Wednesday, 16 March 2016

Liverpool HS2/HS3 Junction

I have given some thought to the junction that would link my preferred HS2/Liverpool link to
the planned trunk. The requirements I set were a straight through connection to Manchester without using the main north-south trunk, no increase in the set of points on the main trunk and keeping speed as high as possible.
In the end, I came up with 3 options the Option 1 fulfils all these criteria, with minimal changes to the existing HS2 phase 2 plan. Option 2 would require some changes to keep the number of points down, while Option 3 is the simplest and comprises most of the principles, but is the one with the least new land take but also the slowest speeds, due to the tight radii of the curves. In order to keep within HS2 already published acceleration and speed requirements the line around the junction would need to be quaded but this, I believe has been allowed for in the original plans. I have assumed that the route to Liverpool uses the Warrington and Altrincham Junction Railway at least through Warrington.
The maximum speed that seems acceptable on curves is given by the table below, the data is taken from Minimum railway curve radius with the diagrams I have had to approximate the curves.

Curve radius ≤ 33 m/s
= 73mph
≤ 56 m/s
= 125mph
≤ 69 m/s
= 154mph
≤ 83 m/s
= 185mph
≤ 97 m/s
= 216mph
≤ 111 m/s
= 248mph
Cant 160 mm, cant deficiency 100 mm, no tilting trains 630 m 1800 m 2800 m 4000 m 5400 m 7000 m
Cant 160 mm, cant deficiency 200 mm, with tilting trains 450 m 1300 m 2000 m no tilting trains planned for these speeds

North Junction

The existing proposal for phase 2 includes a junction north to east, I am not entirely sure why, given current plans have the GC route finishing before Wigan, any trains from Manchester north would have to be classic compatible and   already some routes north available via those, the same is true for Liverpool northward. So, for the purposes of this blog, I will consider the routes north to be optional though I will leave the existing planned line in red.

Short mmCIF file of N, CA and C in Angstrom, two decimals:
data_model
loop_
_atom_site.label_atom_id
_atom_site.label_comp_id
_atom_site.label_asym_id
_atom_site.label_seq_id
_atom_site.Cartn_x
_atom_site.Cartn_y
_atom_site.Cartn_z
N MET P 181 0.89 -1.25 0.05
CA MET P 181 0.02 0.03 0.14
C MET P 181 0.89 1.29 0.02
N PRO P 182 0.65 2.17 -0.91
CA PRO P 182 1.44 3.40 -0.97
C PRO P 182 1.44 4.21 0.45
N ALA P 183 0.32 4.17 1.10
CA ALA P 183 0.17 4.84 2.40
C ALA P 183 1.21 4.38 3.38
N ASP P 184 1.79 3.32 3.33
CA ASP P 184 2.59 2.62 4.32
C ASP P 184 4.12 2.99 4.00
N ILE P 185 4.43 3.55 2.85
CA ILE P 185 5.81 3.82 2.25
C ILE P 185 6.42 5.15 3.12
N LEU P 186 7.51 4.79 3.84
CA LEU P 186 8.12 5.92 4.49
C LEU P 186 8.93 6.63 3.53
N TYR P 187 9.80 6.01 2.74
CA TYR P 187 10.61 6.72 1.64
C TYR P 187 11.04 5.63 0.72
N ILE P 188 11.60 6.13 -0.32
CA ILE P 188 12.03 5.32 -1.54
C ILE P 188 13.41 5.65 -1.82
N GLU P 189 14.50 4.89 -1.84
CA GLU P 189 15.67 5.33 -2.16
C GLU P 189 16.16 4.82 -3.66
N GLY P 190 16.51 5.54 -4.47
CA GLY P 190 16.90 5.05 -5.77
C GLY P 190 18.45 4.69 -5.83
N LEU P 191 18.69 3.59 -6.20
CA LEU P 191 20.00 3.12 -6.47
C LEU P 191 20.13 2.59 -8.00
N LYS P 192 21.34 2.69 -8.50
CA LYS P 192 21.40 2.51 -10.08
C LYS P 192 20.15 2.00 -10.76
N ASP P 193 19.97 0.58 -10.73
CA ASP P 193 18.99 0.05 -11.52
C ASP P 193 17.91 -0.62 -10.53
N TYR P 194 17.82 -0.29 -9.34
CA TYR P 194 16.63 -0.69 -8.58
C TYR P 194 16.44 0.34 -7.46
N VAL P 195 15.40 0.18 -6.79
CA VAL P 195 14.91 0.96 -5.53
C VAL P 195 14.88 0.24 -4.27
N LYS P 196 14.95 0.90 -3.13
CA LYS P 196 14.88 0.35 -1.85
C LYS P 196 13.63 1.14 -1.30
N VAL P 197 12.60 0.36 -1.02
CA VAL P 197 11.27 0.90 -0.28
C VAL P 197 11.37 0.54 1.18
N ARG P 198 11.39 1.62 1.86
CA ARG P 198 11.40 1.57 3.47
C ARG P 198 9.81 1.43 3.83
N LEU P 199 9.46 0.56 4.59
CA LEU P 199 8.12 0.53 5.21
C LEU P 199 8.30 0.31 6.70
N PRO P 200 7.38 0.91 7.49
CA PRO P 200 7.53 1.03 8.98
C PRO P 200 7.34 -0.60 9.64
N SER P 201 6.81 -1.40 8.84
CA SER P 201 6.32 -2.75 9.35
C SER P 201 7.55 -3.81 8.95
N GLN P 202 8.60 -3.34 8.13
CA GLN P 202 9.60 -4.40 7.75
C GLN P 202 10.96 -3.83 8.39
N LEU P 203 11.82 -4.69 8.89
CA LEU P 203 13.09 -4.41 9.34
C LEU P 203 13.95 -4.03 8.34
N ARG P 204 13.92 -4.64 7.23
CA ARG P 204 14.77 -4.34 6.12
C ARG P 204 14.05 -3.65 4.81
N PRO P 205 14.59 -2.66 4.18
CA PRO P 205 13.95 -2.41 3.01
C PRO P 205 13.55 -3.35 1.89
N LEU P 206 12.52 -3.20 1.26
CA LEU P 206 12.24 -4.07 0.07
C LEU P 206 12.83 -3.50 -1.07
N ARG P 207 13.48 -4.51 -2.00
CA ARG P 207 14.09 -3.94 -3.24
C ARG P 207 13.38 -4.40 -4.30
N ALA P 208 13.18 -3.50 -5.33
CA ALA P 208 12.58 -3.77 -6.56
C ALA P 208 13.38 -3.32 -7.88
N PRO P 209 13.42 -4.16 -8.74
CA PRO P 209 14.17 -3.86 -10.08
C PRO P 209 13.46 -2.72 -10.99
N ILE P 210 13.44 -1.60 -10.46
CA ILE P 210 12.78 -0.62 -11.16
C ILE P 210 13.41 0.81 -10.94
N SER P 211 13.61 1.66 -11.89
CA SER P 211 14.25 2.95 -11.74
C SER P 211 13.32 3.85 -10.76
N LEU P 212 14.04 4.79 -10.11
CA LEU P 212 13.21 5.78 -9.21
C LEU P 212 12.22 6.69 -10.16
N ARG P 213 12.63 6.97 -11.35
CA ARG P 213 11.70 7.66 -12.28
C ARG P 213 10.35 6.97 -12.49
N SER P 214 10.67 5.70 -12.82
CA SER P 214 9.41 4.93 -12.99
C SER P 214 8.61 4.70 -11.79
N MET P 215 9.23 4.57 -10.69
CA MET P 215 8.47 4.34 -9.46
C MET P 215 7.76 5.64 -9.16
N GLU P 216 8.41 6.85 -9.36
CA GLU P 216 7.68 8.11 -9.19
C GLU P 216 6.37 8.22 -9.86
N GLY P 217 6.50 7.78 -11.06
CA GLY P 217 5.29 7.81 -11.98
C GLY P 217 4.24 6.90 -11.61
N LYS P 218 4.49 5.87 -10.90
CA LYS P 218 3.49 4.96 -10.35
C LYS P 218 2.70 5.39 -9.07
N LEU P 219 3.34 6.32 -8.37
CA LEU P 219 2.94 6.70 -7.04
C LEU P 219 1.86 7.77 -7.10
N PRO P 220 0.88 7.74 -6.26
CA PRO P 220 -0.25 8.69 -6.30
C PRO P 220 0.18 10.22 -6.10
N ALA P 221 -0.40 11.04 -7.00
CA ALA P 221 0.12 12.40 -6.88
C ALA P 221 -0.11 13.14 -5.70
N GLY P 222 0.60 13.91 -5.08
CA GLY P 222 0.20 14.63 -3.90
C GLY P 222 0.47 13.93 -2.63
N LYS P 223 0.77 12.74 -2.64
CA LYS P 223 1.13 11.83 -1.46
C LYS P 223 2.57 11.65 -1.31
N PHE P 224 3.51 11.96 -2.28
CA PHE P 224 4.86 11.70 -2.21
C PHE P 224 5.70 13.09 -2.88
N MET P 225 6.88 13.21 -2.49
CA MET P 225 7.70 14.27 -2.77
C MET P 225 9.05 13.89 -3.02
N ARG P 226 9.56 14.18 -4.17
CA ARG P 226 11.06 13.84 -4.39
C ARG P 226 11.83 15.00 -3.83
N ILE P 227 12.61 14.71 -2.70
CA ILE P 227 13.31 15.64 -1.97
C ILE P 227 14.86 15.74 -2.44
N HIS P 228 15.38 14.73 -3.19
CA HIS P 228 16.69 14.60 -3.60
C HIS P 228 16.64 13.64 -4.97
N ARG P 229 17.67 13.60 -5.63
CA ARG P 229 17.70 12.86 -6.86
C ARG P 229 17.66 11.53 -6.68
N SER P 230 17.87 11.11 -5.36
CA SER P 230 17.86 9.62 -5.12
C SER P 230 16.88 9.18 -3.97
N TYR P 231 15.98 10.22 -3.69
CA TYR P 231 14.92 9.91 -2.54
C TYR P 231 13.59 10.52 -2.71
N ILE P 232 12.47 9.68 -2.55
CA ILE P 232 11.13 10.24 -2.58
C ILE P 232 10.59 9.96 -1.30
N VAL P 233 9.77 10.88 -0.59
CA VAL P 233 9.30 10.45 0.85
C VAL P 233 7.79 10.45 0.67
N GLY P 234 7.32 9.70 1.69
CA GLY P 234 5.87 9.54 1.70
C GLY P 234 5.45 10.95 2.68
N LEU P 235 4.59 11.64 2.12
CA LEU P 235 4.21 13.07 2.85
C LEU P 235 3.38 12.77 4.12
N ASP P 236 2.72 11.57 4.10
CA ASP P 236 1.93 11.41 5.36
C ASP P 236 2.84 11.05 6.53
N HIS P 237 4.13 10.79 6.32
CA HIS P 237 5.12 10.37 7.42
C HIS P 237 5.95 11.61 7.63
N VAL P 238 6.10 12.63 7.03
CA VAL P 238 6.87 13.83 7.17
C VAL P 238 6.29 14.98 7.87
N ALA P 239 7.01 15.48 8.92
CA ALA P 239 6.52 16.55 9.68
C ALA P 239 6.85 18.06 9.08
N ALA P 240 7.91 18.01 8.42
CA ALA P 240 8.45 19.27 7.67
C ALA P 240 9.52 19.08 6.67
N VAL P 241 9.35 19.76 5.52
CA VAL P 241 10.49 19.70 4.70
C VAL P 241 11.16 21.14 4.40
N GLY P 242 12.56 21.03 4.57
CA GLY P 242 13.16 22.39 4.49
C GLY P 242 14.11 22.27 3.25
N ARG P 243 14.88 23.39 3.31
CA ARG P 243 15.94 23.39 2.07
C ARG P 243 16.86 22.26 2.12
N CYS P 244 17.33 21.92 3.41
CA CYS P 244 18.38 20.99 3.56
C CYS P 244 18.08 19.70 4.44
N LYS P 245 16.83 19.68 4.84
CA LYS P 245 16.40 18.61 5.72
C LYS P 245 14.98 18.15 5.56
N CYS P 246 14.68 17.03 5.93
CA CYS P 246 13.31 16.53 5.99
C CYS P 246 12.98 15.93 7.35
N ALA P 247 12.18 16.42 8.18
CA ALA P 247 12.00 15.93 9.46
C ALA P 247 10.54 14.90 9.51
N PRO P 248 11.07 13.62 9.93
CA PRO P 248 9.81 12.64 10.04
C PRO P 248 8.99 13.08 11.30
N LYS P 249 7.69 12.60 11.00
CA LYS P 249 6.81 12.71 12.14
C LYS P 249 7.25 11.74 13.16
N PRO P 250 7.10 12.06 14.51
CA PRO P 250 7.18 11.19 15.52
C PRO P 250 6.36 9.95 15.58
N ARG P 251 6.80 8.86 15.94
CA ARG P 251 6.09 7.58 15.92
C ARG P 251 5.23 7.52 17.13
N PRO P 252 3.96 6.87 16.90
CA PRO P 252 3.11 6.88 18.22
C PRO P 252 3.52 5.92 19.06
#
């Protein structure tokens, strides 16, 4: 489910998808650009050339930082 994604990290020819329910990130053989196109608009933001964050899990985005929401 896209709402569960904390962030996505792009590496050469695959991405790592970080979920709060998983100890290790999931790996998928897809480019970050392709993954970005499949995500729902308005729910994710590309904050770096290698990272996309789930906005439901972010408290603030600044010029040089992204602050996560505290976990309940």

Option 1

DIagram of a junction bwteen a reinstated Warrington and Altincham line and HS2. The disused Altrincham line crosses from the west at thetop of the picture. A large chord curves around to the south connecting to the southern spur of the junction proposed in the HS2 phase 2 document, heading south. A reflex chord departs and joins the route into Manchester.
This arrangement fulfils all the criteria keeping to radii of over 5000m allowing running speeds of over 200mph. It would eliminate the north chord suggest for phase 2 and replace it with a longer chord further west. It would, however, entail going through 270 degrees to transit between Liverpool and HS2 north.
It is unlikely that such speeds would be permitted on the section of line from Warrington as it passes through some residential areas making the large radii redundant.

Option 2

A straight line departs from the Alricham line and heased south east crossing the route of HS2 and joing the manchester spur, a chord leaves half way along its lnegth and curves south joing the HS2 trunk heading south.
The simplest way to avoid some of the line speed restrictions would be to leave the Warrington Altrincham route earlier, to the west of Lymm close to the M6, to avoid steep turns it would mean leaving the route before the M6 so the existing under pass could not be used. It would involve taking a new cross country route of some 8km to link to the Manchester spur, with a chord to the south, which could use the same sets of points on the trunk as the Manchester spur.
To the north, the chord would have to be somewhat tighter and may involve adjustments to the north junction proposed for phase 2 in order to keep the points countdown. However,   geometrically it is the simplest junction and involves little change to the routings planned in phase 2.

Option 3

A very simple junction is provided with tight curves connecting the Warrington and Altrincham route to the HS2 route north and south.
This is by far the simplest option reusing the maximum amount of old right away and adding the minimum new track, it does this by sacrificing speed the curves from the Liverpool route to HS2 are of about 500-600m in radii limiting speed to 70 mph. There would no option but adding points to any northern routing.
However, if the section of line between the northern crossing was quad, all the way to and beyond the southern Manchester Spur, then the points in that direction could be kept the same and the quading would allow acceleration to full track speed. Access to Manchester is via the northern chord proposed for phase 2.

Conclusion

My simple conclusion is that Option 3 is the most likely. I doubt the extra speed of the other 2 could actually be realised. Option 2 may be the option that has to be picked to calm the noise concerns of the residents of Lymm.

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